SWISS BUSINESS HUB lacks distinctiveness
The Federal Commission of Appeal for Intellectual Property (IP) Rights has upheld a Swiss Federal Institute of IP Rights decision to refuse registration of the trademark SWISS BUSINESS HUB for, among other things, advertising in Class 35 of the Nice Classification, services of a press agency in the field of telecommunications in Class 38 and organization of events in Class 41 (Case MA-AA 32/02).
The commission held that an invented word combination can be in the public domain if it is commonly understandable and was created in line with the standard rules of grammar. In general, English words can be part of the public domain in Switzerland if consumers can understand them easily. The commission reasoned that the services set out in the application were aimed at people at a management level in export-oriented businesses. It held that the relevant consumers would, therefore, be expected to have good English language skills and would understand the meaning of the word combination 'business hub' as 'business centre'. Thus, the mark SWISS BUSINESS HUB directly described the place where the designated services would be provided.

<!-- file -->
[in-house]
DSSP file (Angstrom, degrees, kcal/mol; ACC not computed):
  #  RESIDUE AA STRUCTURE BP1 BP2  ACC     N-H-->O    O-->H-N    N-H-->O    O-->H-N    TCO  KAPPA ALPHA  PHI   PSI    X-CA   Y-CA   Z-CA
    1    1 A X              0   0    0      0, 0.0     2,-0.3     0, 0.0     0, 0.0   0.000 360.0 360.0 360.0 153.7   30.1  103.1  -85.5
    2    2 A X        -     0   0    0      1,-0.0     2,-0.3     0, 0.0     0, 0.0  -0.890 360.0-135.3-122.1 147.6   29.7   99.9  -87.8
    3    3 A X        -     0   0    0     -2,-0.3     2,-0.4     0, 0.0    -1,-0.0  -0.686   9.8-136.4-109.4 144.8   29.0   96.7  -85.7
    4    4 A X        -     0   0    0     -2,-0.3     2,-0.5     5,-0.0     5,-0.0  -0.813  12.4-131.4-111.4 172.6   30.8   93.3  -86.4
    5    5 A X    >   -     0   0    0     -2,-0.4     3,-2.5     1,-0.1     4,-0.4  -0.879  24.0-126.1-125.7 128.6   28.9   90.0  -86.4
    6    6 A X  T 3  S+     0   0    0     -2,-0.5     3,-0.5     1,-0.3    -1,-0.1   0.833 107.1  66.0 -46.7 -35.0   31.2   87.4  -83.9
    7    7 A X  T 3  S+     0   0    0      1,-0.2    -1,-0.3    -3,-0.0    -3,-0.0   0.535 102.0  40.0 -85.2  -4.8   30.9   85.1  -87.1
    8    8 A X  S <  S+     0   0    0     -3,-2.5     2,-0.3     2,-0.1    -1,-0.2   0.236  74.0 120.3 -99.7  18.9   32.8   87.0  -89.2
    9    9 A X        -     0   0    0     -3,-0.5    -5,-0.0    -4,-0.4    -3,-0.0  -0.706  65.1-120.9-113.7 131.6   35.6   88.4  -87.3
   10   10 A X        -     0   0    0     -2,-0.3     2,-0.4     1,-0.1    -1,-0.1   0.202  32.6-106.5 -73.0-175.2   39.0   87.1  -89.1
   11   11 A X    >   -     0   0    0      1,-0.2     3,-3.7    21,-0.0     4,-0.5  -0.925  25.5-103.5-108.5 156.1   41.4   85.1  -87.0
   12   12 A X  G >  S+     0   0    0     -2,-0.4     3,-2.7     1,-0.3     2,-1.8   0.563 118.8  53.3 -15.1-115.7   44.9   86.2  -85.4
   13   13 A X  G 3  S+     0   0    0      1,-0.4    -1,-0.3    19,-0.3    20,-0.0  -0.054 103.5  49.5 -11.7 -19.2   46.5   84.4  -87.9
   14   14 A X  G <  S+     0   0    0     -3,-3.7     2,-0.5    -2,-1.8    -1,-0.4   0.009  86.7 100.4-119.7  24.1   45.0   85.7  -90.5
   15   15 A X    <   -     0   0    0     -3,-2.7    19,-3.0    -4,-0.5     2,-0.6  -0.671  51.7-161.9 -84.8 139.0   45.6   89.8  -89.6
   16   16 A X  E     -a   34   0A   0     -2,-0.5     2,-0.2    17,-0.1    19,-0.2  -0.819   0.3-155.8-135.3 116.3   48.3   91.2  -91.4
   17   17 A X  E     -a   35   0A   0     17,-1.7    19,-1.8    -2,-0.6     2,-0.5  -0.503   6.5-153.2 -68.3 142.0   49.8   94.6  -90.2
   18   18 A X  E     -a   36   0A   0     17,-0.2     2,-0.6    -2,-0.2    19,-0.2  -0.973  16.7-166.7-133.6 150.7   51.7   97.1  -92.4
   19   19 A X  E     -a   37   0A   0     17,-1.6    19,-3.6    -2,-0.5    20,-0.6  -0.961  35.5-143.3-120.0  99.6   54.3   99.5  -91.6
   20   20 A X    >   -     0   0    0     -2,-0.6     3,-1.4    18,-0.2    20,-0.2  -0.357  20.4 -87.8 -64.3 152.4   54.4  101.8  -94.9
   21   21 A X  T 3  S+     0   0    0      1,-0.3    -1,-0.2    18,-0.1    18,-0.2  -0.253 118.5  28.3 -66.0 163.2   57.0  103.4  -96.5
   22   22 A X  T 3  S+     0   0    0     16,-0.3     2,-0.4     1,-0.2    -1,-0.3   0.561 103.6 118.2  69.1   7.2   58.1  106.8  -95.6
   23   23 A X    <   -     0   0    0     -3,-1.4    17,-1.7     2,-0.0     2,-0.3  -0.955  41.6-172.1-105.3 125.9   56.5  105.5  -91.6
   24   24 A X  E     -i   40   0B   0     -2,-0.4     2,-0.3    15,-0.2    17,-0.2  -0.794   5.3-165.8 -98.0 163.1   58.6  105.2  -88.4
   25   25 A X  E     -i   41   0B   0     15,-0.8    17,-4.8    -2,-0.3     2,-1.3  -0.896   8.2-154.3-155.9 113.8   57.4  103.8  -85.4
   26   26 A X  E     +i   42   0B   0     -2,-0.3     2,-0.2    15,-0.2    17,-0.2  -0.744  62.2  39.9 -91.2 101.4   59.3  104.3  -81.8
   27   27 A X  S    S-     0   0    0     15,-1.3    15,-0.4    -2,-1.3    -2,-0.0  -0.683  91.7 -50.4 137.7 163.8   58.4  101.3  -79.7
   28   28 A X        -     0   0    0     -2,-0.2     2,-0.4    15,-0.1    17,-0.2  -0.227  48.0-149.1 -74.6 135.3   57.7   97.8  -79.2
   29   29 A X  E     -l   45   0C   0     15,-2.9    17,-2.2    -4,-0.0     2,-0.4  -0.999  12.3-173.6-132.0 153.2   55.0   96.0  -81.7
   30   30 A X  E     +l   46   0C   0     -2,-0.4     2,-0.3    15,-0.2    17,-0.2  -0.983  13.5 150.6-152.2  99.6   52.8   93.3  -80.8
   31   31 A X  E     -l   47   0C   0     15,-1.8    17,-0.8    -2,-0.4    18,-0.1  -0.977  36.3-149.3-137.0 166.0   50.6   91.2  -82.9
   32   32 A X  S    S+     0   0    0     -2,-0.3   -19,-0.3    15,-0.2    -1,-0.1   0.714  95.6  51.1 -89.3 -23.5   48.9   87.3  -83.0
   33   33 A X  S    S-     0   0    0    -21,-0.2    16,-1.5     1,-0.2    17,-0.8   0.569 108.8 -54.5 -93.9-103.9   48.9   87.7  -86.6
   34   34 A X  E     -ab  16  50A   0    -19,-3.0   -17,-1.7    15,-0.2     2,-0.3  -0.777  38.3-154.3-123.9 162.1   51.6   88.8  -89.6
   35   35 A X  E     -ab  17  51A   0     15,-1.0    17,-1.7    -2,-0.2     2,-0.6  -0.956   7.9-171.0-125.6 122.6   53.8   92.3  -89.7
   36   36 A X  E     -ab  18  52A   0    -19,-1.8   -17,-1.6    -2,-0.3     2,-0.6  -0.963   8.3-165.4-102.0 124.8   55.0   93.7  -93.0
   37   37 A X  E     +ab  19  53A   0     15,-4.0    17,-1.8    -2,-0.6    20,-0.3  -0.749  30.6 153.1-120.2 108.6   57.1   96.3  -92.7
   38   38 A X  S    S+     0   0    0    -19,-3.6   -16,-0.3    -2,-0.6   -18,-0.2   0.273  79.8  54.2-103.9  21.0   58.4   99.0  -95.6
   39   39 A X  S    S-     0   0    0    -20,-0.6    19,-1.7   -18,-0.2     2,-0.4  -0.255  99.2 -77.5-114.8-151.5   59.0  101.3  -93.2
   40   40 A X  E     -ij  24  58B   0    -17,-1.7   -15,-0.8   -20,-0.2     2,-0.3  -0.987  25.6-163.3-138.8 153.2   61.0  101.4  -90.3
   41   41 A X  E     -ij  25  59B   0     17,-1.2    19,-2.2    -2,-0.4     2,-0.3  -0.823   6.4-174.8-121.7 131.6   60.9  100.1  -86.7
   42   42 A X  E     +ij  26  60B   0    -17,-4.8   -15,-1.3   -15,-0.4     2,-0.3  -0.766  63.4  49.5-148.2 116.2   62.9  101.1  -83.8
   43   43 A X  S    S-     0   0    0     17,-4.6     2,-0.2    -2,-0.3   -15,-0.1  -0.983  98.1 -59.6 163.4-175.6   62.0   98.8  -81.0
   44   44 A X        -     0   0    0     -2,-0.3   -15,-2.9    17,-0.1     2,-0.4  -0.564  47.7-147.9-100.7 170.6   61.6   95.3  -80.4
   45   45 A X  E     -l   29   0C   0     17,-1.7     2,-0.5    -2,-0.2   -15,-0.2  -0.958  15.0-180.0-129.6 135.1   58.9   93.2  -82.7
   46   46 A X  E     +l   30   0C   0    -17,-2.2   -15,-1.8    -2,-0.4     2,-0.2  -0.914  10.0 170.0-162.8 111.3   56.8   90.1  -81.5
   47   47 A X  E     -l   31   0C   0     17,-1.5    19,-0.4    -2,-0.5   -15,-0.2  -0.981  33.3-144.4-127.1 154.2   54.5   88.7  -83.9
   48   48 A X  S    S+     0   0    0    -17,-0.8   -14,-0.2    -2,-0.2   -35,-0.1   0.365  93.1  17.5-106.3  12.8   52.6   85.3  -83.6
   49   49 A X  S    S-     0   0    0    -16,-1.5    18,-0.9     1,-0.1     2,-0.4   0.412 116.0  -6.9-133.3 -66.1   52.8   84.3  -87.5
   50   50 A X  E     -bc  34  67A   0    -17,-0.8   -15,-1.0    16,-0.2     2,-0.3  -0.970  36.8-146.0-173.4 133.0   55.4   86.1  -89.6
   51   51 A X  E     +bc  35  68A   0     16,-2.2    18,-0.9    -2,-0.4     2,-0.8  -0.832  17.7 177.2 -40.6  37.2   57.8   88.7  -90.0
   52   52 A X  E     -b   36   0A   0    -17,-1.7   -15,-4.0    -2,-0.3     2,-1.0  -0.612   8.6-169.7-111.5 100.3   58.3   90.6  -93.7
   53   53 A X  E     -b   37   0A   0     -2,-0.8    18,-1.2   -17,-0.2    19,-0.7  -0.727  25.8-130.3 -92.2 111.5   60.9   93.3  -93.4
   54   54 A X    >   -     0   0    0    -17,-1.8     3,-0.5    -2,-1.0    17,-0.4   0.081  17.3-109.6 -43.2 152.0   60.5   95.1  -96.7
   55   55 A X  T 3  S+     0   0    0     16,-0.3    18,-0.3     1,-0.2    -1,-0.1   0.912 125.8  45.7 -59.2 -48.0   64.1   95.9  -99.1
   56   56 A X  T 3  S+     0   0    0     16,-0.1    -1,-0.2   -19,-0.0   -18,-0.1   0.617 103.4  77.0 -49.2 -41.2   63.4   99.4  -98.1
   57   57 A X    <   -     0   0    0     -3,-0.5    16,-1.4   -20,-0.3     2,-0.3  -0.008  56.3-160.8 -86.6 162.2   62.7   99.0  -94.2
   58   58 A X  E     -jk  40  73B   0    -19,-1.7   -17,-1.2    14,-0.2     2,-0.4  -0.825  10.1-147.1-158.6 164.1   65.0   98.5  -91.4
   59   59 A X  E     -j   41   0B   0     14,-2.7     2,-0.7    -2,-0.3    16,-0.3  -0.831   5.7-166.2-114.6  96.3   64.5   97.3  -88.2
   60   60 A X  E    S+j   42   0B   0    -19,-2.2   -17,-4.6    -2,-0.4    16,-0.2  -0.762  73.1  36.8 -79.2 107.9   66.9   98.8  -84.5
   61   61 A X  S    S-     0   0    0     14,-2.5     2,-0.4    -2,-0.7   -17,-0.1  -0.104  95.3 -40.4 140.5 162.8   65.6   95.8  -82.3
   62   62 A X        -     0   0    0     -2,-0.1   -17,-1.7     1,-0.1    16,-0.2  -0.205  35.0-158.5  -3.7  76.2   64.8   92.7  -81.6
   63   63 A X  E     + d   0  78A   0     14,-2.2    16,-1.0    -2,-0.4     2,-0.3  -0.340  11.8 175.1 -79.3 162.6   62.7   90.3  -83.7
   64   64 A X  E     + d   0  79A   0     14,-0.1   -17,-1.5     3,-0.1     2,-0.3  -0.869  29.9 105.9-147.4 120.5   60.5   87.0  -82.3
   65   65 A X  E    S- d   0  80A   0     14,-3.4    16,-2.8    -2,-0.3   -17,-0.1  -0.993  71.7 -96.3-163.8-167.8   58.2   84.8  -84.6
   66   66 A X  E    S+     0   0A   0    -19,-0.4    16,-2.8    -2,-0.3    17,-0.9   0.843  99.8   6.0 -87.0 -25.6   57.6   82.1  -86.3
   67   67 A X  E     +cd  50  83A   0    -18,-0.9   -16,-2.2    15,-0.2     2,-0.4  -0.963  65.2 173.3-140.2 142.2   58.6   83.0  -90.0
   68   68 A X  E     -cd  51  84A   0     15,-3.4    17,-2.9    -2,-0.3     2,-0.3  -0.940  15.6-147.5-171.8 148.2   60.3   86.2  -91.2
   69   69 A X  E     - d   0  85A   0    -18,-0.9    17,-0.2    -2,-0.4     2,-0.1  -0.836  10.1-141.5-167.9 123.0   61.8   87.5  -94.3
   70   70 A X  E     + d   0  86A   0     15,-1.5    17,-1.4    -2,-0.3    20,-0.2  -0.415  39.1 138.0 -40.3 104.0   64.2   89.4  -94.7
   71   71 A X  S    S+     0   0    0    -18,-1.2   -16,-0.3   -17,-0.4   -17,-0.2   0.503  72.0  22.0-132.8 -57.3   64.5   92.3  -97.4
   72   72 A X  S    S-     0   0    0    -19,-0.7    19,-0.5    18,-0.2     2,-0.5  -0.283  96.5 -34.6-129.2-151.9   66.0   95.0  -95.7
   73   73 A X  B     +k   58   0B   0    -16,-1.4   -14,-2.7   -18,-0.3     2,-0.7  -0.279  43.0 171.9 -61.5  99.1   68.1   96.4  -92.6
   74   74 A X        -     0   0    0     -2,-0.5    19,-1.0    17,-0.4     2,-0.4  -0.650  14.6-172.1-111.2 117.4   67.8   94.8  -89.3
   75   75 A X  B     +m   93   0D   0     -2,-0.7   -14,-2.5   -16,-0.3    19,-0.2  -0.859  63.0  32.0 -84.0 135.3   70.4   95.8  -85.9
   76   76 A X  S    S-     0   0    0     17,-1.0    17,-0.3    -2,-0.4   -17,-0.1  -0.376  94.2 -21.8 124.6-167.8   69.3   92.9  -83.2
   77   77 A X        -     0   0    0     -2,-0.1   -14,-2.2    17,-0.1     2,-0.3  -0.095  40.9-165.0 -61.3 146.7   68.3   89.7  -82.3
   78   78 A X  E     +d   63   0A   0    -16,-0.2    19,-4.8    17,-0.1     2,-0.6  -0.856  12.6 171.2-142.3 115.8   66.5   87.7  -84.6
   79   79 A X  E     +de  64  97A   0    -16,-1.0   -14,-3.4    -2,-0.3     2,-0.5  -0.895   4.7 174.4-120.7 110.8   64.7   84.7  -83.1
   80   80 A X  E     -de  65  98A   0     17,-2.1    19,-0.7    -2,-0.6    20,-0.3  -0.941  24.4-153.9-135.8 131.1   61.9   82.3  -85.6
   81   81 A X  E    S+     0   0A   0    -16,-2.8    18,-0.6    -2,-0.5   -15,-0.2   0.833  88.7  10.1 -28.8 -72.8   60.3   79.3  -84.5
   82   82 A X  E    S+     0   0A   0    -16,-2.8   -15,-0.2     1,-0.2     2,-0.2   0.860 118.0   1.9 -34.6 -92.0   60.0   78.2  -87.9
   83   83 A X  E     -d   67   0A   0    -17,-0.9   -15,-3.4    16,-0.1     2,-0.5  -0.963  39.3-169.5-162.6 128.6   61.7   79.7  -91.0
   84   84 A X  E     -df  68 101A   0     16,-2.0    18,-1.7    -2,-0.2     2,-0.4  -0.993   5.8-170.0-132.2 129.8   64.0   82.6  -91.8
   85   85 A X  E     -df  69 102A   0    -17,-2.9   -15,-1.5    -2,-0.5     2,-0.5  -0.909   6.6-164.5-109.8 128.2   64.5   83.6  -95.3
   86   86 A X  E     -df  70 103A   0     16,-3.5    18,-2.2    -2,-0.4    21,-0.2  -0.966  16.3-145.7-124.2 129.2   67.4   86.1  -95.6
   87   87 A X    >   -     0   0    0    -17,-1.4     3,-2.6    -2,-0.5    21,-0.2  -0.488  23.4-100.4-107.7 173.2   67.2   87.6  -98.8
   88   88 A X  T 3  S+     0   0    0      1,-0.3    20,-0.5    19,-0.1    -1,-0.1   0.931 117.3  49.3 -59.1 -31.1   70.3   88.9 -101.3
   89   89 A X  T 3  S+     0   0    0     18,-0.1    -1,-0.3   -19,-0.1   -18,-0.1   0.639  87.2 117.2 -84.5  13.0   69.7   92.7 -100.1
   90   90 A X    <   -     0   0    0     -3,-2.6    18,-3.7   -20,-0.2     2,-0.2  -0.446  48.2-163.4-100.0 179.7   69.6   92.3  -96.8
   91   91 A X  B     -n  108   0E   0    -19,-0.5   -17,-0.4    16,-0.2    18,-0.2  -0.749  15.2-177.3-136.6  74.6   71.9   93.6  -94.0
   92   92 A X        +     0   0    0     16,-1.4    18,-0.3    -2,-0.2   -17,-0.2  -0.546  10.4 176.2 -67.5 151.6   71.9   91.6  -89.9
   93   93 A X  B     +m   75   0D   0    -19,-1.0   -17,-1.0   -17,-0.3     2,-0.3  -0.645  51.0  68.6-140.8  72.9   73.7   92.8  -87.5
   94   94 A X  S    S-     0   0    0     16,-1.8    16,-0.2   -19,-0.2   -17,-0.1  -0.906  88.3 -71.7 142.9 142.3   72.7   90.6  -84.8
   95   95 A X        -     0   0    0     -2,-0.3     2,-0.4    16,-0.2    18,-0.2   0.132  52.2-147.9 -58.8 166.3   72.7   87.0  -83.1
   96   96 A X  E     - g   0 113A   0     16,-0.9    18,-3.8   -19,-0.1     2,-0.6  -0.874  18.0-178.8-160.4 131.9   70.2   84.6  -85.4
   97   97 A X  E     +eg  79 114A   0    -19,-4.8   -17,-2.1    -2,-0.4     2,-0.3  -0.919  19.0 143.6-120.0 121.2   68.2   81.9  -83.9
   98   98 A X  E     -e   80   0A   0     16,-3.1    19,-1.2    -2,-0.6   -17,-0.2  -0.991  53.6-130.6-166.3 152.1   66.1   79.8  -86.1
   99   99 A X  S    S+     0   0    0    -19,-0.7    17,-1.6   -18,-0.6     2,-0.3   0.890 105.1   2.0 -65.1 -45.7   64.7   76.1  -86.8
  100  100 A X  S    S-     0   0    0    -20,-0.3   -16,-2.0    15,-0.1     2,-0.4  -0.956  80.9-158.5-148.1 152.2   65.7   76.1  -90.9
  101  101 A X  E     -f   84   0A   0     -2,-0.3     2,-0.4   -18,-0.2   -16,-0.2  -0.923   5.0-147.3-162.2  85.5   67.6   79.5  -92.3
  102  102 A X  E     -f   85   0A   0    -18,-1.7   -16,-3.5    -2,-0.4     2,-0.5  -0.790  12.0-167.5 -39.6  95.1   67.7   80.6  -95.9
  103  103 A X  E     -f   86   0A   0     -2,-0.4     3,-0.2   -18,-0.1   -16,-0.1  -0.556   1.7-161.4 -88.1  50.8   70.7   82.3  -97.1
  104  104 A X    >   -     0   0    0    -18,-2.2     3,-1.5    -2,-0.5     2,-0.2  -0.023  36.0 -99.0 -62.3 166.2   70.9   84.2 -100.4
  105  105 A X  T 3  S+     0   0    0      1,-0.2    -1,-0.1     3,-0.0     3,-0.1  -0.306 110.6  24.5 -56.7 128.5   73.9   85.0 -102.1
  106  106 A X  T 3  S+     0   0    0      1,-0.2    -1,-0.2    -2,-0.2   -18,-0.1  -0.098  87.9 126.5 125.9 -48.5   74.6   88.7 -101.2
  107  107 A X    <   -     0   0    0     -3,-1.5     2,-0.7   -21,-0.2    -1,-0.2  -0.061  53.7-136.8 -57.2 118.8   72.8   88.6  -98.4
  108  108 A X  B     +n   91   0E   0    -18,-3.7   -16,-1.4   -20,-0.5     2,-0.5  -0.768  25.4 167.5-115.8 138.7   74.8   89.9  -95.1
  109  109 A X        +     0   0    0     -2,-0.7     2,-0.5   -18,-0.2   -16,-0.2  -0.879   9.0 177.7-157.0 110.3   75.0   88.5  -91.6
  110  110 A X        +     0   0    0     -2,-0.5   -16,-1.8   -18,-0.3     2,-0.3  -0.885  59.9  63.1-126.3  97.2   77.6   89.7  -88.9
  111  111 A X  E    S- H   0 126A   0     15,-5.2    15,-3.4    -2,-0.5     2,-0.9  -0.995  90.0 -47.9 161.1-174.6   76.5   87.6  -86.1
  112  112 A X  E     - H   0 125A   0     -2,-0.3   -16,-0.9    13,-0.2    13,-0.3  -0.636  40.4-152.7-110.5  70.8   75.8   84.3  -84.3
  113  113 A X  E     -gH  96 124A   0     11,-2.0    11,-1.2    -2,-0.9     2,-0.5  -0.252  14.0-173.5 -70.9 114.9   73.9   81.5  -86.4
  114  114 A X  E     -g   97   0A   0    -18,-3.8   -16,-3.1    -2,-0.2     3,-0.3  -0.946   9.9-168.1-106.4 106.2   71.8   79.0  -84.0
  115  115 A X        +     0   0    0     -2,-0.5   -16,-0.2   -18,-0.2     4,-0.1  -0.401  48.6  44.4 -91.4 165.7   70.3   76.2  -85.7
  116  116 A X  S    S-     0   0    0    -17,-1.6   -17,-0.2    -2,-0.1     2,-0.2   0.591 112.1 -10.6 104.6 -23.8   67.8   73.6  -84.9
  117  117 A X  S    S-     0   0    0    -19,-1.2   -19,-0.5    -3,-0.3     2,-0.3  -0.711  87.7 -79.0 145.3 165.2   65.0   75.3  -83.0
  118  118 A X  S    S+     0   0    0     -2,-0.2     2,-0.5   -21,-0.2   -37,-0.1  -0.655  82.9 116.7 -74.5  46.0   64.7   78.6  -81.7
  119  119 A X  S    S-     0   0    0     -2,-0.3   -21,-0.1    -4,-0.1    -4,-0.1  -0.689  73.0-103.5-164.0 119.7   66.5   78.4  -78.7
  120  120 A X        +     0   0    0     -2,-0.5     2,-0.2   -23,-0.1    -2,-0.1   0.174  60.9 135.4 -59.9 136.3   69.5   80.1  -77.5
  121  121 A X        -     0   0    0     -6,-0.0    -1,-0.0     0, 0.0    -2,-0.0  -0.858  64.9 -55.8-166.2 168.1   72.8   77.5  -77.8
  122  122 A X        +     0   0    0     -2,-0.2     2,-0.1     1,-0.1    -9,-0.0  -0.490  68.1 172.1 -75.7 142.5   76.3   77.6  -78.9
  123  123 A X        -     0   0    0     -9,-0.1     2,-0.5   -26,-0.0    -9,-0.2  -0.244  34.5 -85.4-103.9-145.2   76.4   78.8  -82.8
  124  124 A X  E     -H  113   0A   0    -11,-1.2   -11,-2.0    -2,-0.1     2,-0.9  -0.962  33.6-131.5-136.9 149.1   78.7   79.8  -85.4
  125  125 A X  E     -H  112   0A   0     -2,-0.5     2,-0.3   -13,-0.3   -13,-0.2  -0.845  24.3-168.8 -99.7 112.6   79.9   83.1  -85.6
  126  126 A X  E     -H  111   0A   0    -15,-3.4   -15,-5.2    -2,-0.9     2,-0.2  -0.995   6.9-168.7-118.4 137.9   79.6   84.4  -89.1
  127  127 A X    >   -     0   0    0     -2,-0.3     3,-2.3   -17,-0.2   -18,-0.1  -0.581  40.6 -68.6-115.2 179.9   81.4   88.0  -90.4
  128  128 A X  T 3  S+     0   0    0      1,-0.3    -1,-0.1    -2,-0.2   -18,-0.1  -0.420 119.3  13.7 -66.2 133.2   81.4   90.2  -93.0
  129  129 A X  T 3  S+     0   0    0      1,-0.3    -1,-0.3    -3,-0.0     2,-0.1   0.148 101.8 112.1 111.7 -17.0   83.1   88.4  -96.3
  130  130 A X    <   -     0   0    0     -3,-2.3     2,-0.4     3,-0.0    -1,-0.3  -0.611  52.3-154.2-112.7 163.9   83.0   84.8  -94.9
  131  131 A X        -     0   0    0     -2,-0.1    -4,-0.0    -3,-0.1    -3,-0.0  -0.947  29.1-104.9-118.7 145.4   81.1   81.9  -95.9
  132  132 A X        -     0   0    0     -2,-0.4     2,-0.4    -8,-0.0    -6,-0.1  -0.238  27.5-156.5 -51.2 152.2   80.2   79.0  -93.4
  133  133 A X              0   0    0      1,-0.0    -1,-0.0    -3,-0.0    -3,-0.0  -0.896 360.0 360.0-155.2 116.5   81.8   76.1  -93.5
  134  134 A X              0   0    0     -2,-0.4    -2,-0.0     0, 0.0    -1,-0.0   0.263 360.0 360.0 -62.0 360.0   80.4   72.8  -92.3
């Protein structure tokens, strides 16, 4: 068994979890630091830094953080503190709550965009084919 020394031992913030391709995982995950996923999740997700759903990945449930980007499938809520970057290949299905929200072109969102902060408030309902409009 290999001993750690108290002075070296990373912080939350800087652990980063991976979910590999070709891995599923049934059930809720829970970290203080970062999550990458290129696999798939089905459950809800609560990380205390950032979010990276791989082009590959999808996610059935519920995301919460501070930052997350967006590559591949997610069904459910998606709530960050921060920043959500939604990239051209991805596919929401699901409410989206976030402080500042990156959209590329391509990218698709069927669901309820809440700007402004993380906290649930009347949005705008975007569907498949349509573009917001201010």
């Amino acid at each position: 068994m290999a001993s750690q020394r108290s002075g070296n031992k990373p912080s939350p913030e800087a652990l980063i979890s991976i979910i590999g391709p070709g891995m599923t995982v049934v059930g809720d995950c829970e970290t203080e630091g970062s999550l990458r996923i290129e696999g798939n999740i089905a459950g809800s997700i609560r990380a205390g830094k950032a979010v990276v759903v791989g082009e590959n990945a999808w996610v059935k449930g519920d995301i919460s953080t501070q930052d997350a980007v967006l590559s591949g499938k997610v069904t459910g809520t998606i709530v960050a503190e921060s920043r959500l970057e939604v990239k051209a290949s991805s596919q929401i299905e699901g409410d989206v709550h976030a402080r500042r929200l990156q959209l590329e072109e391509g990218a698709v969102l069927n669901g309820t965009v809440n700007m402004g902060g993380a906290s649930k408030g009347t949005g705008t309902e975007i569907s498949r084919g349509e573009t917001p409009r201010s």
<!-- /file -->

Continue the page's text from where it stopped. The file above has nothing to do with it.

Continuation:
Accordingly, the commission concluded that the mark lacked the required distinctiveness for registration as there was no evidence of secondary meaning.
Markus R Frick, Walder Wyss & Partners, Zurich
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